Will Humans Swim Faster or Slower in Syrup?
Playlist
  • Principia Mathematic
  • Syrup
  • Swim
  • water
Video Introduction

As early as the 17th century, Newton proposed that "swimming in molasses is slower than in water, because the viscous molasses has greater resistance than water". At the time Newton was writing his Principia Mathematica, which laid down many of the laws of physics. Newton thought that the speed of an object in a fluid depended on its viscosity, while Huygens thought it would not. Their debate remained theoretical. To finally get to the bottom of this question, Edward Cussler of the University of Minnesota and Brian Gettelfinger of the Universities of Minnesota and Wisconsin conducted a careful experiment. [1][2]

References
  1. “Will Humans Swim Faster or Slower in Syrup?” American Institute of Chemical Engineers Journal, Brian Gettelfinger and E. L. Cussler, vol. 50, no. 11, October 2004, pp. 2646-7.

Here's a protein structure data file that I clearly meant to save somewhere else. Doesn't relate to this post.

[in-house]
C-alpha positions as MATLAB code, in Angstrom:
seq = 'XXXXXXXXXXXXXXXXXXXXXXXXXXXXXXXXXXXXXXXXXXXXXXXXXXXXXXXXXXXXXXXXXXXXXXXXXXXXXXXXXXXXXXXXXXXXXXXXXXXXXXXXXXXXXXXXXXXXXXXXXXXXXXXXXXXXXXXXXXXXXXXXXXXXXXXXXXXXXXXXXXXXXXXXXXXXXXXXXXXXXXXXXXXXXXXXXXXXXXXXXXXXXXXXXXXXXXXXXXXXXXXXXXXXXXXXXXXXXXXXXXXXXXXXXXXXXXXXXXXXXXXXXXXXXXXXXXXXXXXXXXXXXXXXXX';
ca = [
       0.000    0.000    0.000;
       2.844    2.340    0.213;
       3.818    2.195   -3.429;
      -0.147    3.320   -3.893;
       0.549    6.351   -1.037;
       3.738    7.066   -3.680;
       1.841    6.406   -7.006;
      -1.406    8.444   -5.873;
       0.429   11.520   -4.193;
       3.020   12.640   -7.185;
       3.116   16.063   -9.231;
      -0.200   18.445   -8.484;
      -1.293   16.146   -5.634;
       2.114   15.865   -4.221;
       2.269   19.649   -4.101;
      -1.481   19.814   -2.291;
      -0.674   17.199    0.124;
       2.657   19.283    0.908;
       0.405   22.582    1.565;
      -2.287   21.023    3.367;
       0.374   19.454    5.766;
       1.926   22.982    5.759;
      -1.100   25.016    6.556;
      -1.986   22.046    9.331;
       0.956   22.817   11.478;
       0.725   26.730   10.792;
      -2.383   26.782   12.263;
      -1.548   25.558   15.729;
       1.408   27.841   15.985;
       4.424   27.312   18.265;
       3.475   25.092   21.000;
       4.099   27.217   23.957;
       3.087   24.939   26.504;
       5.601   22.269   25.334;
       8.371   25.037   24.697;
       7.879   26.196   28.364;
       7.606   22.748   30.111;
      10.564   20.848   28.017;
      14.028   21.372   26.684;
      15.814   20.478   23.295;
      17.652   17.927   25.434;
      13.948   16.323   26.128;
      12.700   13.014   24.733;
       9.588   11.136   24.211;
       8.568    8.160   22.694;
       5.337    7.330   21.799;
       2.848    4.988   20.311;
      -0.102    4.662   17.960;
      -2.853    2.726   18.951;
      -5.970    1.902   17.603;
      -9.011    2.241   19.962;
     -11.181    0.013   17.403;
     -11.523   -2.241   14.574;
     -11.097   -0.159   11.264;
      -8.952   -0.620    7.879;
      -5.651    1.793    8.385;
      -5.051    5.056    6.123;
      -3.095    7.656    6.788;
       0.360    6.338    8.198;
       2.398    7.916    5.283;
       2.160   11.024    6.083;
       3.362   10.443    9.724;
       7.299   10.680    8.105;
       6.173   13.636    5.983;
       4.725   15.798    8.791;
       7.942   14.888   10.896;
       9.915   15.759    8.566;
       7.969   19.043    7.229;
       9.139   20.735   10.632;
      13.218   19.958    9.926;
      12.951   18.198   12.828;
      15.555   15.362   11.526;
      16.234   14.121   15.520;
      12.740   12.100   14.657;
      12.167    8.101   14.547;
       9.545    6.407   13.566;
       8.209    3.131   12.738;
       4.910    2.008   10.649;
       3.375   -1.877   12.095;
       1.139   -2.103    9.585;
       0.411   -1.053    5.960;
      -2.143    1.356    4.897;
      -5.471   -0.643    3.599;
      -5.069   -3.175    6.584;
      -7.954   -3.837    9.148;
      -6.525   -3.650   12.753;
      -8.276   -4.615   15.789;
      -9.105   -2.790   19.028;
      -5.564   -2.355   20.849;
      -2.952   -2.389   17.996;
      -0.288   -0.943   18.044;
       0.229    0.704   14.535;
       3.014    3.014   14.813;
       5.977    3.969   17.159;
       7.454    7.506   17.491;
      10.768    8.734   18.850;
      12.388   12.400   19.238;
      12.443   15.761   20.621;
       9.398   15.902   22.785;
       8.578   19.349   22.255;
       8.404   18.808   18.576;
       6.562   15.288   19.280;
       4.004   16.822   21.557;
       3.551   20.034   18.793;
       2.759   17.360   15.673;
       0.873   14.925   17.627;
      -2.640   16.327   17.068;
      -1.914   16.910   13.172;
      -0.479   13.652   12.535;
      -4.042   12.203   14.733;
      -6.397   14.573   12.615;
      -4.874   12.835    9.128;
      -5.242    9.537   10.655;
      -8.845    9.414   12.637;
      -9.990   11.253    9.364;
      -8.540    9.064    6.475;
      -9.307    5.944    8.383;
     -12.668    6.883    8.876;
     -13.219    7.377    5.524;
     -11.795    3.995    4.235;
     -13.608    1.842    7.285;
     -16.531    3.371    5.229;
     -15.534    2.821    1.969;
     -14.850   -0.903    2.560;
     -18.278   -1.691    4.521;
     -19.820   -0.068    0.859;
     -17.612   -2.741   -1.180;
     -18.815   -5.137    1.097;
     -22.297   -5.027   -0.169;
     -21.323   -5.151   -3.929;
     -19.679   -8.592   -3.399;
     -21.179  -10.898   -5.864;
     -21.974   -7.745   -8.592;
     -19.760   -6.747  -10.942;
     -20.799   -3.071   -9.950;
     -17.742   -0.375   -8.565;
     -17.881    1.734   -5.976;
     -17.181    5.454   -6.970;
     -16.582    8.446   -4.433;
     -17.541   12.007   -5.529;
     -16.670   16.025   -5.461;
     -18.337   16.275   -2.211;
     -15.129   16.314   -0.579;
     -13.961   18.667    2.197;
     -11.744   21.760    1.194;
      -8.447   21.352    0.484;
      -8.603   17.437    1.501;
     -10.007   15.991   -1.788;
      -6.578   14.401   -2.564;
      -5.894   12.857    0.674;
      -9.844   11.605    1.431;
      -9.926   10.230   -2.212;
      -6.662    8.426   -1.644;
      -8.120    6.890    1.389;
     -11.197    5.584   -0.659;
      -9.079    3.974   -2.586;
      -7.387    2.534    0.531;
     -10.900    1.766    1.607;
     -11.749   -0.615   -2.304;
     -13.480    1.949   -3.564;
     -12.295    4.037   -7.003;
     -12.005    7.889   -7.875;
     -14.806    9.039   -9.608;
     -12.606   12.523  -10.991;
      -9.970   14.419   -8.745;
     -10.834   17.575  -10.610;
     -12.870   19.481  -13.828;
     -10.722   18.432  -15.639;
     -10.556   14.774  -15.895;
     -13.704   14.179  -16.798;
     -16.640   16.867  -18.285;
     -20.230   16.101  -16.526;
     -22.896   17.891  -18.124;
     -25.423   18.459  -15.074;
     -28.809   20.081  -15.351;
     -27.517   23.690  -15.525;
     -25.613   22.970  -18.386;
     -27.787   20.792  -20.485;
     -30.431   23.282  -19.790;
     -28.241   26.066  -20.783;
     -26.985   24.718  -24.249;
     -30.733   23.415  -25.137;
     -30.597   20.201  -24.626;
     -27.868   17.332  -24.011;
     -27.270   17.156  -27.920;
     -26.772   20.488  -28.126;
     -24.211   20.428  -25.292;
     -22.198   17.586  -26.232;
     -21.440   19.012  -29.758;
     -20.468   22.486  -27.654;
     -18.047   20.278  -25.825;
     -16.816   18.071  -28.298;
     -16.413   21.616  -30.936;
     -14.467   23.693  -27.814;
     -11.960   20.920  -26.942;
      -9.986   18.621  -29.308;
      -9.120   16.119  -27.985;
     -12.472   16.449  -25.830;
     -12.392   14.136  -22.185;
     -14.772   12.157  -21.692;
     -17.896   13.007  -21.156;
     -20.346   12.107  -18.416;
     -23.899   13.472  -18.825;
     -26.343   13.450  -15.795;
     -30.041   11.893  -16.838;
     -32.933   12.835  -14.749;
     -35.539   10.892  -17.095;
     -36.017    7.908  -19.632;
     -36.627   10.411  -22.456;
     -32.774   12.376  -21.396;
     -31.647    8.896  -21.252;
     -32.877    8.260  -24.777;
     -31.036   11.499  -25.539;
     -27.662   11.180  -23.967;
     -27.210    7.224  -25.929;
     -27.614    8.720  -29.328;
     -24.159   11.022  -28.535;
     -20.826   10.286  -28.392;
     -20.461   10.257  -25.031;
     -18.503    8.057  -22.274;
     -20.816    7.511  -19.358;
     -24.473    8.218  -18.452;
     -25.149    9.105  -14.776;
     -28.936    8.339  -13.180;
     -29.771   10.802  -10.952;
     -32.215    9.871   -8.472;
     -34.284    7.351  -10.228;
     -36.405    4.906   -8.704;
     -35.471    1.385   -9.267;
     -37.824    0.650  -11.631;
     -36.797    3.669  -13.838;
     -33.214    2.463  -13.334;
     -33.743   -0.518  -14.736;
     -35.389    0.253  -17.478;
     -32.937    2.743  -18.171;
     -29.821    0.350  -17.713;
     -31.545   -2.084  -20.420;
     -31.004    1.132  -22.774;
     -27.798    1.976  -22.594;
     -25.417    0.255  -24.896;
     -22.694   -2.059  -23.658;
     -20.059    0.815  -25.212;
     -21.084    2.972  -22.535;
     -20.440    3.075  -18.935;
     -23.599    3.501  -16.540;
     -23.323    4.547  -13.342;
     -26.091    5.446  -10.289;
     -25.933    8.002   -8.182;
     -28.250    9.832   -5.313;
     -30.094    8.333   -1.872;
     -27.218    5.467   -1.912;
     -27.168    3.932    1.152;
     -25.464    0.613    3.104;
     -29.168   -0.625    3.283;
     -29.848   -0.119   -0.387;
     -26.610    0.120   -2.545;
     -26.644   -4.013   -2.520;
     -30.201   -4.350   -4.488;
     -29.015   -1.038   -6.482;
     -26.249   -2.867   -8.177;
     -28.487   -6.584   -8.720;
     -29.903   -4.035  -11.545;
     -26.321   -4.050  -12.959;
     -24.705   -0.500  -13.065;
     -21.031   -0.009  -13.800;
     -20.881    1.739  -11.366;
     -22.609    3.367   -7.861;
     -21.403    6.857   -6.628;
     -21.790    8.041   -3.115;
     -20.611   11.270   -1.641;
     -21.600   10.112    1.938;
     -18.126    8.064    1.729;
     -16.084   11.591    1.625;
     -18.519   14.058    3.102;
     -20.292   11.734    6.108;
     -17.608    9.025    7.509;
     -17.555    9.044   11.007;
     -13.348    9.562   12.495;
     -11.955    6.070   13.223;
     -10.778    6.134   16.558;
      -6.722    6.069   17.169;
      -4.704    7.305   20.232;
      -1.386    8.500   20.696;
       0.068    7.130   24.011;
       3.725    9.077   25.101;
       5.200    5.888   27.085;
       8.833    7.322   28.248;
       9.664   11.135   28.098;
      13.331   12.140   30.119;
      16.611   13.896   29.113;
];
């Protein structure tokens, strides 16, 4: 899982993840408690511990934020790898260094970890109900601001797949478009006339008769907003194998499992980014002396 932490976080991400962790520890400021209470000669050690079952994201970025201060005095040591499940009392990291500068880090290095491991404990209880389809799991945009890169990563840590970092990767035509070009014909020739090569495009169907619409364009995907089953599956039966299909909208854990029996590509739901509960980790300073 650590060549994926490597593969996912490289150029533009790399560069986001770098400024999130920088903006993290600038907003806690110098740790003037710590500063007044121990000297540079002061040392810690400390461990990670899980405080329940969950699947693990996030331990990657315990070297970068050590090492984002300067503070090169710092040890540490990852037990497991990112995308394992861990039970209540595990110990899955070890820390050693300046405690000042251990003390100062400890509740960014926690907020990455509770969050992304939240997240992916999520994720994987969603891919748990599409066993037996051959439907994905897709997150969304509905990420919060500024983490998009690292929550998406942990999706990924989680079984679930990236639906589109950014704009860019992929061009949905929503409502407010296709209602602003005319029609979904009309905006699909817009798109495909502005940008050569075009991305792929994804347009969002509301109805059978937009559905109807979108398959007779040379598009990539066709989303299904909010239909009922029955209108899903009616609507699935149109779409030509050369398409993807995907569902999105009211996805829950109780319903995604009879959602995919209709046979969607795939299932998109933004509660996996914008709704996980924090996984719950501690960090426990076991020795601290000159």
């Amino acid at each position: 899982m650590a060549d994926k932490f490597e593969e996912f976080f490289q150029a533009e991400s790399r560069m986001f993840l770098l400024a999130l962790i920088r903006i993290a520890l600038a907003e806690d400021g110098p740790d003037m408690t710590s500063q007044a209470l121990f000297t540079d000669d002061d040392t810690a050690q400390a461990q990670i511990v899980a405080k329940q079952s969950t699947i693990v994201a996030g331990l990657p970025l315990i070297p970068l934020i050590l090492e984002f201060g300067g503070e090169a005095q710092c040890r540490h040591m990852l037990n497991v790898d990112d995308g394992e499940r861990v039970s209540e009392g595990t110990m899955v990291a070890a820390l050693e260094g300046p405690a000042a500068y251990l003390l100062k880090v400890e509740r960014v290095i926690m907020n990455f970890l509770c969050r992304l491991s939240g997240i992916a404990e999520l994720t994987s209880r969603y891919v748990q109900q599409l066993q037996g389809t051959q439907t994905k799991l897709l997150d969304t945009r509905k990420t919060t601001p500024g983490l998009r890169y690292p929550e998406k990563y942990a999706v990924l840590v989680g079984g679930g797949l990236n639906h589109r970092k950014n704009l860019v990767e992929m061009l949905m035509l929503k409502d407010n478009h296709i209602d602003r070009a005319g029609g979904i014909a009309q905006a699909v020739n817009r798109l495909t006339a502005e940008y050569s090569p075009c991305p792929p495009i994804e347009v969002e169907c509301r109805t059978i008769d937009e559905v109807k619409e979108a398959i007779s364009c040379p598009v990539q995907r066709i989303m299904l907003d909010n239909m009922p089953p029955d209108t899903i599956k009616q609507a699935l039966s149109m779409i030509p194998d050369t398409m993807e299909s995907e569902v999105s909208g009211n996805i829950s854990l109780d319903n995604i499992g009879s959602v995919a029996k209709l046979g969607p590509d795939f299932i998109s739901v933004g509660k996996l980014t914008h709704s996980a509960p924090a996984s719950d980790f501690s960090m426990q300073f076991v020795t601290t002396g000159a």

2. Hopkin, M. Swimming in syrup is as easy as water. Nature (2004). https://doi.org/10.1038/news040920-2
Full Transcript
1000/1000

Confirm

Are you sure you want to delete?
Cite
If you have any further questions, please contact Encyclopedia Editorial Office.
Will Humans Swim Faster or Slower in Syrup?. Encyclopedia. Available online: https://encyclopedia.pub/video/video_detail/532 (accessed on 28 January 2023).
Will Humans Swim Faster or Slower in Syrup?. Encyclopedia. Available at: https://encyclopedia.pub/video/video_detail/532. Accessed January 28, 2023.
"Will Humans Swim Faster or Slower in Syrup?," Encyclopedia, https://encyclopedia.pub/video/video_detail/532 (accessed January 28, 2023).
Encyclopedia. (2023, January 12). Will Humans Swim Faster or Slower in Syrup?. In Encyclopedia. https://encyclopedia.pub/video/video_detail/532
''Will Humans Swim Faster or Slower in Syrup?.'' Encyclopedia. Web. 12 January, 2023.
Top
Feedback